Gait Velocity Training Results in Improved Gait Endurance in Persons with Multiple Sclerosis

Thursday, May 31, 2018
Exhibit Hall A (Nashville Music City Center)
Herb Karpatkin, PT, DSc, NCS, MSCS , Physical Therapy, Hunter College, New York, NY
Allison Benson, SPT , Physical Therapy, Hunter College, New york, NY
Naomi Broker, SPT , Physical Therapy, Hunter College, New York, NY
Nolan Gardner, SPT , Physical therapy, Hunter College, New York, NY
Nicole Ramos, SPT , Physical Therapy, Hunter College, New York, NY
Andrea Xu, SPT , Physical therapy, Hunter College, New York, NY

Background: Diminished gait speed and endurance are common findings in persons with Multiple Sclerosis (pwMS). Little information on effective interventions for these limitations  exists. Neurogenic fatigue prevents large amounts of training being done in this population limiting the volume and intensity of rehabilitation that can occur in this population. Previous research in both non-disabled and non-MS disabled populations has shown that interventions to increase gait speed can improve gait endurance by improving efficiency. To date, these interventions have not been examined in pwMS.

Objectives: The purpose of this pilot study was to examine the effects of a gait velocity training (VT) program on gait and balance performance in pwMS. It is hypothesized that 1) the VT program will be well tolerated by participants, and 2) persons who undergo the training program will demonstrate improvements in gait speed, gait endurance, and balance.

Methods: This is a pretest-posttest pilot study. Subjects are being recruited from local area MS practices and from the NMSS. Following collection of subject characteristics and demographics, subjects will be evaluated using the 6-Minute Walk Test (6MWT), the 25-Foot Walk Test (25FWT), and the MiniBESTest (MBT). . Subjects then undergo a 6-week training period where they perform an increasing number of guarded, 20-second walks (as little as 6 to as many as 30 per session) at their fastest possible speed, 2 times a week, with each individual walk followed by a complete, 1-5-minute recovery period. Following completion of the training program, the 6MWT, 25FWT, and MBT are repeated. Subjective fatigue is measured using the Fatigue Severity Scale as a pretest/postest measure and the Visual Analog Fatigue Scale before and after each 6-minute walk.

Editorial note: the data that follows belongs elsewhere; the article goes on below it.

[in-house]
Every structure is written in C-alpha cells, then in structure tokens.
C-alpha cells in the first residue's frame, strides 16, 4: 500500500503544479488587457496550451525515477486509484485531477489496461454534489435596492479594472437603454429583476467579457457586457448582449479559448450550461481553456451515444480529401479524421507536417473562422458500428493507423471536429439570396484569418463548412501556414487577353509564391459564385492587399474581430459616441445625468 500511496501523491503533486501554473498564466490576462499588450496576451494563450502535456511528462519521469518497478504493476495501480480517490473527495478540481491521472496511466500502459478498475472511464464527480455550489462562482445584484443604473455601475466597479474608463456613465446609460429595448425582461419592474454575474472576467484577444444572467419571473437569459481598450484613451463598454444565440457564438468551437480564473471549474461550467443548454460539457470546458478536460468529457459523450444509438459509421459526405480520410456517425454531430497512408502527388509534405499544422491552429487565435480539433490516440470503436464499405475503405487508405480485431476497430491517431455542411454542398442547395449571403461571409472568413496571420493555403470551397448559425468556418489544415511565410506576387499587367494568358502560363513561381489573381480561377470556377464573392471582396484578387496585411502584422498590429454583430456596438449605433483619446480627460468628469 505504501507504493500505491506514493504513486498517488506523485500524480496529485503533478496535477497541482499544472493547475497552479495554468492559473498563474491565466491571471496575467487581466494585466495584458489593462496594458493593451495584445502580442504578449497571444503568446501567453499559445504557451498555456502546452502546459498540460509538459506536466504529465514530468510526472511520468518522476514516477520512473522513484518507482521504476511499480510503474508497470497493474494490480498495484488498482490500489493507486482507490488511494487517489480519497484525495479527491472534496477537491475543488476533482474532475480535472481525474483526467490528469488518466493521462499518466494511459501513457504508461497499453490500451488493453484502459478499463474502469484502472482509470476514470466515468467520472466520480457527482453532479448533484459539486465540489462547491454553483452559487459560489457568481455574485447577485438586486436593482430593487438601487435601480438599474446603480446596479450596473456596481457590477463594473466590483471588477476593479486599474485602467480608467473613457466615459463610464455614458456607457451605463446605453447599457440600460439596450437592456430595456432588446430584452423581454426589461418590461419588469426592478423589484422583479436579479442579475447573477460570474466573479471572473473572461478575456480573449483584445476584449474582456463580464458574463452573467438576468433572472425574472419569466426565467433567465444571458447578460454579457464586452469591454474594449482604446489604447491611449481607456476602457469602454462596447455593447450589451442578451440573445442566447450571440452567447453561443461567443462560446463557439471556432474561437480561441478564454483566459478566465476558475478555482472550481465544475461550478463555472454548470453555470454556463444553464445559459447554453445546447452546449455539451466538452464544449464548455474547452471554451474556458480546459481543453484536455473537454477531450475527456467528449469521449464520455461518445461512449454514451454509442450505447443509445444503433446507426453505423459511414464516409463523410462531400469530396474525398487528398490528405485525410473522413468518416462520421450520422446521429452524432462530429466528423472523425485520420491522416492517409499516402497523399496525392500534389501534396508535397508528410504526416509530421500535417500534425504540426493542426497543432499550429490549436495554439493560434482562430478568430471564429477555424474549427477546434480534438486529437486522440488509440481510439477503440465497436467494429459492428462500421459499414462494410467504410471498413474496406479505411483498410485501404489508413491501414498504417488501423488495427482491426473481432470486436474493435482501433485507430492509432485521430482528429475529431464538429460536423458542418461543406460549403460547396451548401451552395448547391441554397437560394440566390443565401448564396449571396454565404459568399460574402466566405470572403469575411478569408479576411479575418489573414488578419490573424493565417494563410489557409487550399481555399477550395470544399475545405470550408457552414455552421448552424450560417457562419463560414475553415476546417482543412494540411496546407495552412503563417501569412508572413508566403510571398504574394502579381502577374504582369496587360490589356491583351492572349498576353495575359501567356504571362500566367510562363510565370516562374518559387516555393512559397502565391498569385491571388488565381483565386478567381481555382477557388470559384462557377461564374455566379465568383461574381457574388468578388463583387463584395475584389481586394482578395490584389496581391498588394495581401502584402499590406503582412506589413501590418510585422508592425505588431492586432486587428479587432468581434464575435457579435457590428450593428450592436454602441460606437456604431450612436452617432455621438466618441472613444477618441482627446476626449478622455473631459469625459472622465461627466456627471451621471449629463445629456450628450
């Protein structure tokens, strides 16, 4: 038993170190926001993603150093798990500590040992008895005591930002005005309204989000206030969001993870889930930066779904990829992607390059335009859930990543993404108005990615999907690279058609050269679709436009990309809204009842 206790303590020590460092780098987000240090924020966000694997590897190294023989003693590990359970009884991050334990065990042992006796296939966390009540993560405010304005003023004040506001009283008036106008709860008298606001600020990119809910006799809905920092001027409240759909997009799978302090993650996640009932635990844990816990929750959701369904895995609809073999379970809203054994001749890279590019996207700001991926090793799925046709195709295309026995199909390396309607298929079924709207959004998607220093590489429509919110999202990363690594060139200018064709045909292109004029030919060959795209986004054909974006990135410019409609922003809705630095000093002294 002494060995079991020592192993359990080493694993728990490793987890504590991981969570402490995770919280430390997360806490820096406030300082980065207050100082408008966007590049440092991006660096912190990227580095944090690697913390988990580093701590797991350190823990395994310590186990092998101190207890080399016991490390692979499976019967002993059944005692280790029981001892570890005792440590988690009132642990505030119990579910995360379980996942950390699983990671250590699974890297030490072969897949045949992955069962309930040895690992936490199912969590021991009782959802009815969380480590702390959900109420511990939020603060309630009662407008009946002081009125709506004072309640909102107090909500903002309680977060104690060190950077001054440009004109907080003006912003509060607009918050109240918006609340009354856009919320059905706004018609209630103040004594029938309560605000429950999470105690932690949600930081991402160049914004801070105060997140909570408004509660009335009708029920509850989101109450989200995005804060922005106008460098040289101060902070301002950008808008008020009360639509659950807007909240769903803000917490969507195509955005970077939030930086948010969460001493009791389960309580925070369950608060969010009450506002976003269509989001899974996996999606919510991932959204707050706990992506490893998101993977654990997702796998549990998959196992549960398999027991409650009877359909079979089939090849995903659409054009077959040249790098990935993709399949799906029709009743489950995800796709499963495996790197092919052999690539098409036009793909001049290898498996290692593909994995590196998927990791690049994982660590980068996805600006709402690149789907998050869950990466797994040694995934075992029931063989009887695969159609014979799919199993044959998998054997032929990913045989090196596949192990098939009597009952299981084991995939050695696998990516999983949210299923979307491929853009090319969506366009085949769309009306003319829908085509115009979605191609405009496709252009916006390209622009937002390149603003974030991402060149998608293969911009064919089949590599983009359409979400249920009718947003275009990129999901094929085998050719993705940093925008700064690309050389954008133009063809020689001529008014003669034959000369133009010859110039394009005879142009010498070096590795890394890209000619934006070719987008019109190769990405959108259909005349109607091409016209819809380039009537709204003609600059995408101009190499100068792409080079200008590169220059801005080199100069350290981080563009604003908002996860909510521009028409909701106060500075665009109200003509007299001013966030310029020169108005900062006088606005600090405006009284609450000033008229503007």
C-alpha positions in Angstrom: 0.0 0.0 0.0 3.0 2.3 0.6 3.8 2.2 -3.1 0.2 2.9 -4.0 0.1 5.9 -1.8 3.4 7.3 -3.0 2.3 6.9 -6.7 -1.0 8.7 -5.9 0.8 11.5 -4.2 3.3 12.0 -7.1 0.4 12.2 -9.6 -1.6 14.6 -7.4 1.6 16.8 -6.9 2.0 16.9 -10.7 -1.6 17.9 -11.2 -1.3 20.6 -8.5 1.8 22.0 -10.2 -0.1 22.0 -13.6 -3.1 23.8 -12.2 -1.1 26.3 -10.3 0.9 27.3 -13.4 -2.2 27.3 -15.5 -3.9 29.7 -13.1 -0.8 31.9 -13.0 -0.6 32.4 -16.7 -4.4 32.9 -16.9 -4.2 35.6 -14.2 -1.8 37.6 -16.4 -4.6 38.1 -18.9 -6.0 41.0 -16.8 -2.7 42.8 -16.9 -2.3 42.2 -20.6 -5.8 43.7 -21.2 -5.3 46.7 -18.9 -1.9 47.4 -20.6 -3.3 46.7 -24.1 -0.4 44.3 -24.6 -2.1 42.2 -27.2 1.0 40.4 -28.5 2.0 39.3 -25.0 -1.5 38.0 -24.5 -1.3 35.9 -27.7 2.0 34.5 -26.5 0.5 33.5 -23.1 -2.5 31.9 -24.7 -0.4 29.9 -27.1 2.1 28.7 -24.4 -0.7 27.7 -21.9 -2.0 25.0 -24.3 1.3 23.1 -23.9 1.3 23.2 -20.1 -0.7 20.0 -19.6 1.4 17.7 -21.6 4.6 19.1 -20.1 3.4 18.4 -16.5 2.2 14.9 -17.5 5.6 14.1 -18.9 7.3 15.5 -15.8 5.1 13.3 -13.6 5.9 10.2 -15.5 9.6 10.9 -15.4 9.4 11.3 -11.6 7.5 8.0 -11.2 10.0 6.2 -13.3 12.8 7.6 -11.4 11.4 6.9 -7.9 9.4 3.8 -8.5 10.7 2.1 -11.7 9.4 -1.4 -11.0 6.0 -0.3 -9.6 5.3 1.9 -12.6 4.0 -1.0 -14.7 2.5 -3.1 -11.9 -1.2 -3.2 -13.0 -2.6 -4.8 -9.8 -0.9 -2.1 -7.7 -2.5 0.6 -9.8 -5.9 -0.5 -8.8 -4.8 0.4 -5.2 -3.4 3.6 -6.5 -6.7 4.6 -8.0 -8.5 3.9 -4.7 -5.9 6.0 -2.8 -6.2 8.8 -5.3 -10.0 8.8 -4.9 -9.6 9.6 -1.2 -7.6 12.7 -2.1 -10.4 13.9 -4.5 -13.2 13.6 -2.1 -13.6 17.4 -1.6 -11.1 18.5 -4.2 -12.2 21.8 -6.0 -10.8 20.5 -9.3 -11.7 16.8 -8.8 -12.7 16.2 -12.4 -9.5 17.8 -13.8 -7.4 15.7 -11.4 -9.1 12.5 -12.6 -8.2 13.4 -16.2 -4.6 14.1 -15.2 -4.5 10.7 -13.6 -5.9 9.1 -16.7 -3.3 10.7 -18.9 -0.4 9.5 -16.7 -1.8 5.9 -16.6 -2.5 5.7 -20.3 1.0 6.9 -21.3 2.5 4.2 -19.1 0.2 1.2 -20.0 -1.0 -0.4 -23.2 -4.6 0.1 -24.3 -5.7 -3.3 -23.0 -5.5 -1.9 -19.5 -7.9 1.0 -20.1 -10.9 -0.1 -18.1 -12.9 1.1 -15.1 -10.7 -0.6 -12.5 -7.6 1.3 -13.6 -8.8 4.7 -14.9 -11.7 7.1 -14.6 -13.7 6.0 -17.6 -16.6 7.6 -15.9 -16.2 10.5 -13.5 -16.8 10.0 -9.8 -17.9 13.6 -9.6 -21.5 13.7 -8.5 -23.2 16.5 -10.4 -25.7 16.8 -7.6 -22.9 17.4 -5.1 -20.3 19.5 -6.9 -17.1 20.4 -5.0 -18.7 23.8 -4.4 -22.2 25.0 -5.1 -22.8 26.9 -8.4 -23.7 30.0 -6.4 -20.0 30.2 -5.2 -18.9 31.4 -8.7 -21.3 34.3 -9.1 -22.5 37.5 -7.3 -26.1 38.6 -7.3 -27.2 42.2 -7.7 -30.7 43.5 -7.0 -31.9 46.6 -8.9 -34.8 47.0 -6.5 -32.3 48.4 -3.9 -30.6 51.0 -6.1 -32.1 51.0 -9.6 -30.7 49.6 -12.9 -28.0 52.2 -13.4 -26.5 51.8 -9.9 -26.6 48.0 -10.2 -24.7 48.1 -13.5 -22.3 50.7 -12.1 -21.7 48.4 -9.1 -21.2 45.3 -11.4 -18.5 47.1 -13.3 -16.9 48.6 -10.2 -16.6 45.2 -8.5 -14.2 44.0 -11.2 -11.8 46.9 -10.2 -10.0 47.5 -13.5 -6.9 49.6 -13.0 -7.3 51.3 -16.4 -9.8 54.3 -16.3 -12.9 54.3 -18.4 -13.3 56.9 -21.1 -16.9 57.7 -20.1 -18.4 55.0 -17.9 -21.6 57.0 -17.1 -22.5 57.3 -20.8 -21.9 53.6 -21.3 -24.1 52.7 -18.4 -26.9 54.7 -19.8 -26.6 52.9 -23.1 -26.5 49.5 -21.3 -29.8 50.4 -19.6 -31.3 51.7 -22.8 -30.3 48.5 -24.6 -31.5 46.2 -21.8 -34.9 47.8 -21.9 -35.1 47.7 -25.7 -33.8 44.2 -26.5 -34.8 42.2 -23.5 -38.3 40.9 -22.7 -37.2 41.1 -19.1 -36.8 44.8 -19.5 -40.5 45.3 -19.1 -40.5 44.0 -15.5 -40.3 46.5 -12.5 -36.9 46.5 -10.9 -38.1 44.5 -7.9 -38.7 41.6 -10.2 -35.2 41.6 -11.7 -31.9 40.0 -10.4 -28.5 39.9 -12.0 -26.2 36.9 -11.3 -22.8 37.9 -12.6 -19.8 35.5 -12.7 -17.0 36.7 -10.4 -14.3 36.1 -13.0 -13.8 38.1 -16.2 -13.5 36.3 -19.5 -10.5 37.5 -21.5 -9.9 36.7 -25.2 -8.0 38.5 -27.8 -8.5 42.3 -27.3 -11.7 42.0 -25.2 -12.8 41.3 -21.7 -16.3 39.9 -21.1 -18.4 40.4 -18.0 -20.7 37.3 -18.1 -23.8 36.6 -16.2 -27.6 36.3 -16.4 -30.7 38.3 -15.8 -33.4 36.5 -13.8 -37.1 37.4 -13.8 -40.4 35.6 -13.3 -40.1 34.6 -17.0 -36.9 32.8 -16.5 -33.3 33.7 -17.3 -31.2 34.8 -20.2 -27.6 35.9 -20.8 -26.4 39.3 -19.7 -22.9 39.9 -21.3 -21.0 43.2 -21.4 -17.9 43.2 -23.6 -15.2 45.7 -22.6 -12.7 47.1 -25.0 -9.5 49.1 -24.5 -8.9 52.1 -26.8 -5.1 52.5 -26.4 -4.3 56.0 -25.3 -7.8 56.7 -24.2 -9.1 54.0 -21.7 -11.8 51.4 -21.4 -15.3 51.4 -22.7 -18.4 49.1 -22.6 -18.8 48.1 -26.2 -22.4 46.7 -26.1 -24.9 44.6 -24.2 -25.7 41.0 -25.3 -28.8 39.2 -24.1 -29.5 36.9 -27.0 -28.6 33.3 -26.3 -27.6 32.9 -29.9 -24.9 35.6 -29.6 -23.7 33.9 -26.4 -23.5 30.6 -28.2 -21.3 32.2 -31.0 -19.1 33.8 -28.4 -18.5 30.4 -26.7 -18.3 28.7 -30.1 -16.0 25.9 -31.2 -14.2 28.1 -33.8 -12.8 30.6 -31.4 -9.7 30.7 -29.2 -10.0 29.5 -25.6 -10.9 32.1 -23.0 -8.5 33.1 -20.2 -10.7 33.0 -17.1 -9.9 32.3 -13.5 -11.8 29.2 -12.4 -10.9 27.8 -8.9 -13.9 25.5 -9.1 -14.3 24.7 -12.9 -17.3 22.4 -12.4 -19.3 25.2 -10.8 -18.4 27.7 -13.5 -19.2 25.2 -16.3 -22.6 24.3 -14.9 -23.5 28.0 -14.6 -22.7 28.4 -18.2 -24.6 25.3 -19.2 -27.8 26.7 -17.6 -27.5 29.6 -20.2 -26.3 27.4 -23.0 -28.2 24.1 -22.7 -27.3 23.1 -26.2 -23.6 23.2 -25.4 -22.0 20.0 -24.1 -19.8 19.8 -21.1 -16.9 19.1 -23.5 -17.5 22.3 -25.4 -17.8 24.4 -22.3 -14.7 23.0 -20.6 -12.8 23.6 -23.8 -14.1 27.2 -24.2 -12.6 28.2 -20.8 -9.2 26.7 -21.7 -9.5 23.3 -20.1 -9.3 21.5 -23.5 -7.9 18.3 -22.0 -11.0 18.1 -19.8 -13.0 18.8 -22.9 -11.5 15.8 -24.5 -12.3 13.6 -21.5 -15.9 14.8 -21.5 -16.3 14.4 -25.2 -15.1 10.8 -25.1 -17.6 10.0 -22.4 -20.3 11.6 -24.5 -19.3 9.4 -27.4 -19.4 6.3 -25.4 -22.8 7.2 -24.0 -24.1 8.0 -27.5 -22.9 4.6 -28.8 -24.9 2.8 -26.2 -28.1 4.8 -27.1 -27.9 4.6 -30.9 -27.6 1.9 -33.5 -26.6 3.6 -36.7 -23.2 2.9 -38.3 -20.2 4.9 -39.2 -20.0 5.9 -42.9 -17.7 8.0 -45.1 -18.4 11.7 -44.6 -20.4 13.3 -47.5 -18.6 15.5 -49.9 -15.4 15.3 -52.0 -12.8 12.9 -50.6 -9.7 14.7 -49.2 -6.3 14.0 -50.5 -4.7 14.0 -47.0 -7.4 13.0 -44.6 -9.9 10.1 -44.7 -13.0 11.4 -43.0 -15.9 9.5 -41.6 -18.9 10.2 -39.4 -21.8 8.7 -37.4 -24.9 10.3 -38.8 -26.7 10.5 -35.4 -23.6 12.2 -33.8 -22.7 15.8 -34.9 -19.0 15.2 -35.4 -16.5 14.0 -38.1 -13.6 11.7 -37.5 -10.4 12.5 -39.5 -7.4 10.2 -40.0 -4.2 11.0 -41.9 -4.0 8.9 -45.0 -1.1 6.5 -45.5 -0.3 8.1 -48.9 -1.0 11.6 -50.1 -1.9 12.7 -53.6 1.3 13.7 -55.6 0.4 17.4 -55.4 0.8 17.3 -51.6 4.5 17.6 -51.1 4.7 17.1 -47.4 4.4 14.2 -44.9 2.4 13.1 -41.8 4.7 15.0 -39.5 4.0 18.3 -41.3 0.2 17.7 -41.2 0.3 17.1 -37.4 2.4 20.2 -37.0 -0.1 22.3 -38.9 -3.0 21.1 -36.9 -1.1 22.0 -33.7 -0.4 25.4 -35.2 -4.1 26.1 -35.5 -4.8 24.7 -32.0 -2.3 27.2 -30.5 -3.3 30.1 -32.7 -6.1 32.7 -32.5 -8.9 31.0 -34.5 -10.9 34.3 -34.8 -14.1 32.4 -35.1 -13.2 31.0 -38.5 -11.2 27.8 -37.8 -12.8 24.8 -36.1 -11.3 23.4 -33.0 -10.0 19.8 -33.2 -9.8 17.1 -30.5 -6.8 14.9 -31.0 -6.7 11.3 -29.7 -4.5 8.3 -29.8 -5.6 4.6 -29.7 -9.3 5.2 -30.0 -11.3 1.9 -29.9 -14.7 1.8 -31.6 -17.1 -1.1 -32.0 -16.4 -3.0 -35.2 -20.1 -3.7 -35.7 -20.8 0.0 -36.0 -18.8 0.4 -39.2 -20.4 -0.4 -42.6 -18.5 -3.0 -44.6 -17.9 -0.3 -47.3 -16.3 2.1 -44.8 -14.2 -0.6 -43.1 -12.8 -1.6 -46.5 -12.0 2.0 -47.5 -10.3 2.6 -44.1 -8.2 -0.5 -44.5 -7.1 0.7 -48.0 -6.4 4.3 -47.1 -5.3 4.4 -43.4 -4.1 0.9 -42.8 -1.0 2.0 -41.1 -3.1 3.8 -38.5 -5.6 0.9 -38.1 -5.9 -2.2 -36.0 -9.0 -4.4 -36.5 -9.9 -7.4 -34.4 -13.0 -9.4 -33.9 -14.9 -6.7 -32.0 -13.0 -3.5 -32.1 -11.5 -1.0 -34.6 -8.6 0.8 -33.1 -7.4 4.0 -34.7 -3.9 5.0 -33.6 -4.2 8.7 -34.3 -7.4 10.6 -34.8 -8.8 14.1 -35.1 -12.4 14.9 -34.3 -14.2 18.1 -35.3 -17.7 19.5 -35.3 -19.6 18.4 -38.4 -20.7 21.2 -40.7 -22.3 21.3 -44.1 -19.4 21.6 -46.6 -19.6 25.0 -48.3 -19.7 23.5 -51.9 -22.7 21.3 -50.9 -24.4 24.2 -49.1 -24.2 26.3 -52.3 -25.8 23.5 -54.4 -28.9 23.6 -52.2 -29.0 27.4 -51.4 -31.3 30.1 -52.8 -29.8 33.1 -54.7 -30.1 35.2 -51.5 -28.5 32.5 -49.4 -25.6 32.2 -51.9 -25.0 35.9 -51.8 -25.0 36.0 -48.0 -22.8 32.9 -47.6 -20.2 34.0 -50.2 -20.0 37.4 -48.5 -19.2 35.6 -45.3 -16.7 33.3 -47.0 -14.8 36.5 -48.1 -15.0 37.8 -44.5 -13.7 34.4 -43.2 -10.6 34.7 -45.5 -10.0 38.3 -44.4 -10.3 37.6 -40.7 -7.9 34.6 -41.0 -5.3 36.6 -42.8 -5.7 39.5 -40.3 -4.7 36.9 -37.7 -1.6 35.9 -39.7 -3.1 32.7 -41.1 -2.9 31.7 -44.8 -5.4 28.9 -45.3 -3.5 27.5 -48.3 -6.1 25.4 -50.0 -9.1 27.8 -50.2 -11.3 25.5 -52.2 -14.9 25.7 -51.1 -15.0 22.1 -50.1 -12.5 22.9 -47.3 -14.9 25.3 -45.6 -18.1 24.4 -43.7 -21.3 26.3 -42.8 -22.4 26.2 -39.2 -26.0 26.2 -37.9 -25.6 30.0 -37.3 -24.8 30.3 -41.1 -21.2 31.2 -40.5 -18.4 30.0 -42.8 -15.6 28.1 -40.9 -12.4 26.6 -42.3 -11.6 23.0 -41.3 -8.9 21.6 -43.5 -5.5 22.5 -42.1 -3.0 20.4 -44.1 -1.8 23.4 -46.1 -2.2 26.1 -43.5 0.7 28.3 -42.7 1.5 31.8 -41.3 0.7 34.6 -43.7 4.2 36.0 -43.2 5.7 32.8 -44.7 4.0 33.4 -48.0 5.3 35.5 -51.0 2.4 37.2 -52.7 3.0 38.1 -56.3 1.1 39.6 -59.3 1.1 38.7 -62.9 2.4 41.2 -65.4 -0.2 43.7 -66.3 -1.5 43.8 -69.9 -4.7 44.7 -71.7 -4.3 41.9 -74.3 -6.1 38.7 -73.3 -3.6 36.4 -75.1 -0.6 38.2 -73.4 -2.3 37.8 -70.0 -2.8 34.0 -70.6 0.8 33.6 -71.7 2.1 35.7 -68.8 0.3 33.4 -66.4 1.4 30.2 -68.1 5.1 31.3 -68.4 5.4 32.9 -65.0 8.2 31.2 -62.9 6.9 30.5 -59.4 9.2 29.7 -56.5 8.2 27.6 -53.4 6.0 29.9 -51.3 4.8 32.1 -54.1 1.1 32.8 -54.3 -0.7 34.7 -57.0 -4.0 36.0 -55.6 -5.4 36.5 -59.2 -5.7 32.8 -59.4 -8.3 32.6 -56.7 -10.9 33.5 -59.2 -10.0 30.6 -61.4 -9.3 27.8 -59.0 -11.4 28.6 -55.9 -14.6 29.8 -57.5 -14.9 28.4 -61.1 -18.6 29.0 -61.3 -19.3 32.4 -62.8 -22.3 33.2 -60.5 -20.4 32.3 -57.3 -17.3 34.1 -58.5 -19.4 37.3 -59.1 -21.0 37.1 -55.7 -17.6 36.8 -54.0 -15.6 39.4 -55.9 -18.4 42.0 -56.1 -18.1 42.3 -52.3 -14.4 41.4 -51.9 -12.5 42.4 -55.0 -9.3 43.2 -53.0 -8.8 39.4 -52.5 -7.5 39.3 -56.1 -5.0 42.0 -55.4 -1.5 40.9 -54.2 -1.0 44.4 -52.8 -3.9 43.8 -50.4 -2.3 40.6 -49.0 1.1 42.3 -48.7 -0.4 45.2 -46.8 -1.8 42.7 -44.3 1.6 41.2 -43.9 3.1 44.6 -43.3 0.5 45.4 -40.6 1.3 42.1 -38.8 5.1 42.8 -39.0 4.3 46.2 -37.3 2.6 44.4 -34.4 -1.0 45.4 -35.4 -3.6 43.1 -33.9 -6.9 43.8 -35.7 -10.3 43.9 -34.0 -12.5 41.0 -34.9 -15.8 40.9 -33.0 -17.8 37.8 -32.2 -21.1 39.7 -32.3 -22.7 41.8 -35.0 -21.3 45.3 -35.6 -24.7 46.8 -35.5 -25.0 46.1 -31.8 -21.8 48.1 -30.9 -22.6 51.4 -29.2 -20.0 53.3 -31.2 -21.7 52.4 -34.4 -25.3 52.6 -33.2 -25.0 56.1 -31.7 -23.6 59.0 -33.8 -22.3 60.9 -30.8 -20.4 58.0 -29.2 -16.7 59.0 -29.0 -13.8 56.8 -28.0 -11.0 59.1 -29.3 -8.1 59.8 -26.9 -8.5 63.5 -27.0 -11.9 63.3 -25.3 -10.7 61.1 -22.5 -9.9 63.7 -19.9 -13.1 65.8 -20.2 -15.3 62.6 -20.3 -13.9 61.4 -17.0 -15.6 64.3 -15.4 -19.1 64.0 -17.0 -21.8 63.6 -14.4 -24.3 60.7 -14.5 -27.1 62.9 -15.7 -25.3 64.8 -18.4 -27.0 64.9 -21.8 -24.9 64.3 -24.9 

Results: To date, 6 pwMS (mean EDSS=3.6)  have completed the program. One subject dropped out due to an unrelated injury. Mean 6MWT performance has improved from 1120'(sd=551.6) to 1408'(sd=624.2),[p=.005], 25FT performance improved from 8.2(sd=4.8) to 6.1(sd=2.5), [p=.012] and MBT performance improved from 17.0(7.2) to 19.5(6.5) [p=.104]. No significant changes were noted in the VAFS suggesting that the training did not result in increased perceptions of fatigue.No adverse events were reported.

Conclusions: Despite there being a relatively small volume of training (8-20 twenty-second bouts of fast walking, 2x/week for 6 weeks), large changes in gait speed, endurance, and balance occurred. These improvements suggest that this intervention could be added to a clinician’s toolbox as a relatively simple, safe, and effective means of improving gait performance in pwMS. Data collection for this study will conclude in the end of 2017. Larger scale studies are being planned to further investigate the effectiveness of this intervention.